David Herro, a $35 billion money manager who learned about Japanese corporate governance the hard way, says for all Shinzo Abe’s efforts, the nation remains 30 years behind in how its companies are run.
Boards are too big and lack diversity, while balance sheets have too much cash, said the chief investment officer of Harris Associates. Herro, whose firm was one of the largest shareholders in Olympus Corp. during its $1.7 billion accounting fraud, says corporate Japan is held back by a reluctance to welcome outsiders and he’s not sure companies buy the government’s push for change.
“Japan has gone from zero to two,” Herro, named Morningstar Inc.’s international stock fund manager of the decade in 2010, said by phone from Chicago on May 20, referring to the overhaul of rules for companies in the past two years. “It’s improving. But we need to get to eight, nine or 10.”
Governance is in focus in Prime Minister Abe’s Japan, with the country starting a new code next week that will call on firms to name two independent directors. It also introduced stewardship principles for institutional investors and a stock index designed to stop firms hoarding cash. Equity analysts have talked up the changes, with Merrill Lynch Japan Securities Co. describing the policies as a “return revolution.”
Companies are starting to display the behavior Abe wants. An index of business spending turned positive last quarter. Dividends and share buybacks will increase by 25 percent this fiscal year, according to Goldman Sachs Group Inc. Return on equity for Topix index companies climbed to 8.2 percent this month from 5.9 percent two years earlier. The stock gauge trades near a 7 1/2-year high.
Yet some of Japan’s biggest stocks are making headlines for the wrong reasons. Toshiba Corp. is embroiled in an accounting probe that it says will reduce profit by at least 50 billion yen ($407 million). Housing-materials maker Lixil Group Corp. has postponed earnings pending an investigation and said one of its units will file for insolvency.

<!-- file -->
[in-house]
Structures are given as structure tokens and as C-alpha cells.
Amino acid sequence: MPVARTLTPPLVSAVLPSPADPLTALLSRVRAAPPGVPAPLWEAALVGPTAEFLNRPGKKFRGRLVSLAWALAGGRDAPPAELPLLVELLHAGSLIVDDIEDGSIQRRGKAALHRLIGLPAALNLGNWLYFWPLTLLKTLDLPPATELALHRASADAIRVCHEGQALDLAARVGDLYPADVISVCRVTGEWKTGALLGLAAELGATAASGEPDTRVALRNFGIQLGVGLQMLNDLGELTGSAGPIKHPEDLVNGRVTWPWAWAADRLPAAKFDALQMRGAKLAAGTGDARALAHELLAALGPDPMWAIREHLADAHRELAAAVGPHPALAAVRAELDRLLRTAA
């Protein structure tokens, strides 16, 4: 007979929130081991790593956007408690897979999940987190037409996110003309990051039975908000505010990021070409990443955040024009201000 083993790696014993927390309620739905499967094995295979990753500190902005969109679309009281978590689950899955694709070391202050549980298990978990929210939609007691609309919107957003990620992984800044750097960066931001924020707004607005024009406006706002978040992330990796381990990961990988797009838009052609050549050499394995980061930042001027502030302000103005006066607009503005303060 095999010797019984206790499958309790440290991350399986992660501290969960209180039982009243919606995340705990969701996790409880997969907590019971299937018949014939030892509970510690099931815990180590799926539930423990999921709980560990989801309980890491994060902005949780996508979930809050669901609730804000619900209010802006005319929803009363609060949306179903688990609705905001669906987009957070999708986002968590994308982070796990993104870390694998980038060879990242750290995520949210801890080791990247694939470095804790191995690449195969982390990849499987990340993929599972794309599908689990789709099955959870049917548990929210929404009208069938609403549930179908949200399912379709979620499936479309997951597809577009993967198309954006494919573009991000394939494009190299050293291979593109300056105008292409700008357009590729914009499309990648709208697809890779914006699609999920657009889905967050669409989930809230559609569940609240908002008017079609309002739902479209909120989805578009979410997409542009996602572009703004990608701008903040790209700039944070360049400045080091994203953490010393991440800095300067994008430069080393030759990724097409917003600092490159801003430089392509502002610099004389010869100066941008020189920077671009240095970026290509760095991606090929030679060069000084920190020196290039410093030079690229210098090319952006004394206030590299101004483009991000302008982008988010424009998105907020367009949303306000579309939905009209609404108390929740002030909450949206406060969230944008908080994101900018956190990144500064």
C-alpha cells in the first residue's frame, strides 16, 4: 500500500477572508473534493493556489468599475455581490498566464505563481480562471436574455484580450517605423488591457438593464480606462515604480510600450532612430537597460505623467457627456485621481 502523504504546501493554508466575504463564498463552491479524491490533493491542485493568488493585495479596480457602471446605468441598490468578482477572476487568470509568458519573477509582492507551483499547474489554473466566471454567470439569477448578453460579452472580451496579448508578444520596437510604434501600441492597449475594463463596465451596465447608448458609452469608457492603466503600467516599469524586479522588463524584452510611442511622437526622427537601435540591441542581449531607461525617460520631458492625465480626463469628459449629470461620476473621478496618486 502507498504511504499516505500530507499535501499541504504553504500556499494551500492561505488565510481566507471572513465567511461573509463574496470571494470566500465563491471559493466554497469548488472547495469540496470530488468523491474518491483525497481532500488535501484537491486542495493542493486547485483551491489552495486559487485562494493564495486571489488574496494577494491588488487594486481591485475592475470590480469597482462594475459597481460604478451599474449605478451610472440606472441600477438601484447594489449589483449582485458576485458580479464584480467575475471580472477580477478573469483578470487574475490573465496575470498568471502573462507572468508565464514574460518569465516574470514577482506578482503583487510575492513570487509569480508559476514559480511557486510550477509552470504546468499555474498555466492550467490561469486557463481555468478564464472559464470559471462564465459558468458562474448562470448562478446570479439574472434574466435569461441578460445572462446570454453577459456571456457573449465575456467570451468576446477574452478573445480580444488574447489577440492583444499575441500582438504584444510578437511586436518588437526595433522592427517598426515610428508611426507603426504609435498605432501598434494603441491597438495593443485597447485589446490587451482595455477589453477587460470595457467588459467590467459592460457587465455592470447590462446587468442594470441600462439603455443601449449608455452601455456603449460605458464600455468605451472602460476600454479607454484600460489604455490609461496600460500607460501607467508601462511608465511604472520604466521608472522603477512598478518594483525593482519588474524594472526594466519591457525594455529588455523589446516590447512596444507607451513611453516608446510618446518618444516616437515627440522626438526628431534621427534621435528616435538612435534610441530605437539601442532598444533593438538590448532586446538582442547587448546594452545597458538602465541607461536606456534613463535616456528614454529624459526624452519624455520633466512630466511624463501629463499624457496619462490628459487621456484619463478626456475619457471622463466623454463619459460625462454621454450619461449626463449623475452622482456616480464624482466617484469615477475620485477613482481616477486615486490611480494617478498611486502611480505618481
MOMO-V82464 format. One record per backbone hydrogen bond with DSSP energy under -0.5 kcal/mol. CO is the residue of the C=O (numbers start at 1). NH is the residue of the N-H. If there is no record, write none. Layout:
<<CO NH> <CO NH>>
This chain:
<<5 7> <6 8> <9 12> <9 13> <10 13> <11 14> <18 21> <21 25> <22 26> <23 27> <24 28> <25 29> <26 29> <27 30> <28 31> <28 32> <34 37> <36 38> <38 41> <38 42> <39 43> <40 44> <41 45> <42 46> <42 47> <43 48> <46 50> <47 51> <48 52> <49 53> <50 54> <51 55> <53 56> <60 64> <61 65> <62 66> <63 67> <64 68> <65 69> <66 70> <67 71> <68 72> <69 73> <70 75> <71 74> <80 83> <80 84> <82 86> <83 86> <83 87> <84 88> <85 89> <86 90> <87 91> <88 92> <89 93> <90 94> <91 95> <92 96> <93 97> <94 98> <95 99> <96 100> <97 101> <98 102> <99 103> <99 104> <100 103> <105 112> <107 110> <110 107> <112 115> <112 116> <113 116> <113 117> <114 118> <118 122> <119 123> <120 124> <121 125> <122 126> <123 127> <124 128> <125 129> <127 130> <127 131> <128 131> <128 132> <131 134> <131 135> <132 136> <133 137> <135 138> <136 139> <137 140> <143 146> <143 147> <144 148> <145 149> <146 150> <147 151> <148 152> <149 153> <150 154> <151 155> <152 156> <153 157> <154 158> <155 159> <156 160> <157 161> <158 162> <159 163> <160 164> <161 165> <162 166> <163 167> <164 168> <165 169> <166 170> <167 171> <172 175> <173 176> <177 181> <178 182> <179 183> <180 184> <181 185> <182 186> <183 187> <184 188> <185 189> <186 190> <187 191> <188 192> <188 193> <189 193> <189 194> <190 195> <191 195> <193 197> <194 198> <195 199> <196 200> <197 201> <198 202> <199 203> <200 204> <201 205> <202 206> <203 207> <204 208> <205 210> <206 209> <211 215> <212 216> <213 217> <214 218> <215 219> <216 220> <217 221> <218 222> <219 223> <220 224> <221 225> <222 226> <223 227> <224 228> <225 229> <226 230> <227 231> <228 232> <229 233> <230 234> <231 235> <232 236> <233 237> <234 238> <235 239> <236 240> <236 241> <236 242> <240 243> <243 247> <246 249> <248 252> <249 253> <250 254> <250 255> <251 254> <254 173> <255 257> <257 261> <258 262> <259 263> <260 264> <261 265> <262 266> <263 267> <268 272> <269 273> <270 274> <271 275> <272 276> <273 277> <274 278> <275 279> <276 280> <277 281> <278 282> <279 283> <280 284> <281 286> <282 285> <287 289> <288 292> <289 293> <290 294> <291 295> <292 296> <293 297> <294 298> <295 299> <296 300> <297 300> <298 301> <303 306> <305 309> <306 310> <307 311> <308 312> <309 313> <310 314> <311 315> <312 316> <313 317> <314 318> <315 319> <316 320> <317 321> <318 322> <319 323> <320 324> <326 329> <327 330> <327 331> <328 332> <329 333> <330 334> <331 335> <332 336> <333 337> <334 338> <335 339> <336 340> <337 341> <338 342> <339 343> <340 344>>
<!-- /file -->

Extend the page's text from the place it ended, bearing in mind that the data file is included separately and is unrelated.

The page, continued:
Toshiba “goes to tell you having an effective board is critically important,” said Herro, 54, who still owns Japanese shares from Toyota Motor Corp. to Honda Motor Co. “If you have clean corporate governance, then you have a more proactive management team, you have people pressing and questioning management. If you have a good audit committee you don’t have these scandals.”
Herro has been down that road before. The face of Harris throughout the Olympus affair, he watched as shares of the endoscope maker plunged more than 80 percent in the month after it dismissed its president. Michael Woodford had been asking questions about transactions that the company later admitted were fraudulent. Herro said in October 2012 that the situation at Olympus was eventually fixed and had a happy ending and that he’d doubled his holdings.
Harris owned 1.1 percent of Olympus as of March 31, according to data compiled by Bloomberg.
“Olympus played a big role” in the governance changes, Herro said. “Japan could have swept it under the rug like they typically do, or they could have done some self-examination,” and it took the latter route, he said.
Herro oversees three funds at Harris. The largest, the Oakmark International Fund, has about $30 billion and counts Toyota and Honda among its top ten holdings. Japanese shares make up 11 percent of its assets. Harris owns 14 percent of Daiwa Securities Group Inc. and 13 percent of engineering-outsourcing provider Meitec Corp., according to finance-ministry filings from February.
Honda needs a more diverse board, he said. All 13 of the carmaker’s directors are Japanese. While Toyota is well run, it should buy back more shares, according to Herro. Better use of capital at companies across Japan would ward off shareholder activists, the value investor said.
Cash holdings of non-financial companies in Japan were equivalent to 48 percent of the nation’s gross domestic product at the end of 2014, according to calculations by Daiwa Institute of Research Ltd. That compares with about 20 percent in France and Germany and less than 10 percent in the U.S.
“We are all in favor of a safe balance sheet,” Herro said. “It’s like you own a $50,000 car and insure it for $5 million. It’s pointless. It’s a waste. Buying too much insurance is as much a crime as not buying enough insurance.”
Japan rose to third from fifth in a ranking of 10 Asian countries published by CLSA Ltd. and the Asian Corporate Governance Association in September 2014. It trailed Hong Kong and Singapore.
The nation lags behind in corporate governance because it’s too insular, according to Herro. He has doubts about how much companies believe in Abe’s changes.
“The good thing is, the government is on board,” he said. But companies also “have to want it. They have to realize why it’s good. That’s what I think is missing,” he said. “It shouldn’t have to be legislated. These are things that should be done anyway.”